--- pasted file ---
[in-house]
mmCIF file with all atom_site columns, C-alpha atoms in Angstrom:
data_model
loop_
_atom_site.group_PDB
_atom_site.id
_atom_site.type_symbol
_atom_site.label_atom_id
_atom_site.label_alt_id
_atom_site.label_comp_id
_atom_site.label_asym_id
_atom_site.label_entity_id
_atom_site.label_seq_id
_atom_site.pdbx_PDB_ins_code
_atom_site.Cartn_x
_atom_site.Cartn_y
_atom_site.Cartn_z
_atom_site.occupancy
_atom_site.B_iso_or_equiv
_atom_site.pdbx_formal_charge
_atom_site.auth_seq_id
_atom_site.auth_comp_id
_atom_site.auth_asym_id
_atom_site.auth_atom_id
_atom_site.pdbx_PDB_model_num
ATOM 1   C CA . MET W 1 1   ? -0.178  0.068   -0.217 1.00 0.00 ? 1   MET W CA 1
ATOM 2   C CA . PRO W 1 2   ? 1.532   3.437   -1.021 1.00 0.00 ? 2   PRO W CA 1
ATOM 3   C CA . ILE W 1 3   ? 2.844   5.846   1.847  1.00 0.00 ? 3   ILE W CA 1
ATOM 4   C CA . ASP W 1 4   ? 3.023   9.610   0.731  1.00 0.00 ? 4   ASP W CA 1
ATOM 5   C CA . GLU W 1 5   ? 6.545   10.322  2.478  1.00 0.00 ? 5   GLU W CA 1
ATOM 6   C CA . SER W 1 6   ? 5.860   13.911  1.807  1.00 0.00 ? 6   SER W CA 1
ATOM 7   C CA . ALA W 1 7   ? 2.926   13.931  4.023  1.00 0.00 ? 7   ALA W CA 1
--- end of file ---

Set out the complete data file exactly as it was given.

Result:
[in-house]
mmCIF file with all atom_site columns, C-alpha atoms in Angstrom:
data_model
loop_
_atom_site.group_PDB
_atom_site.id
_atom_site.type_symbol
_atom_site.label_atom_id
_atom_site.label_alt_id
_atom_site.label_comp_id
_atom_site.label_asym_id
_atom_site.label_entity_id
_atom_site.label_seq_id
_atom_site.pdbx_PDB_ins_code
_atom_site.Cartn_x
_atom_site.Cartn_y
_atom_site.Cartn_z
_atom_site.occupancy
_atom_site.B_iso_or_equiv
_atom_site.pdbx_formal_charge
_atom_site.auth_seq_id
_atom_site.auth_comp_id
_atom_site.auth_asym_id
_atom_site.auth_atom_id
_atom_site.pdbx_PDB_model_num
ATOM 1   C CA . MET W 1 1   ? -0.178  0.068   -0.217 1.00 0.00 ? 1   MET W CA 1
ATOM 2   C CA . PRO W 1 2   ? 1.532   3.437   -1.021 1.00 0.00 ? 2   PRO W CA 1
ATOM 3   C CA . ILE W 1 3   ? 2.844   5.846   1.847  1.00 0.00 ? 3   ILE W CA 1
ATOM 4   C CA . ASP W 1 4   ? 3.023   9.610   0.731  1.00 0.00 ? 4   ASP W CA 1
ATOM 5   C CA . GLU W 1 5   ? 6.545   10.322  2.478  1.00 0.00 ? 5   GLU W CA 1
ATOM 6   C CA . SER W 1 6   ? 5.860   13.911  1.807  1.00 0.00 ? 6   SER W CA 1
ATOM 7   C CA . ALA W 1 7   ? 2.926   13.931  4.023  1.00 0.00 ? 7   ALA W CA 1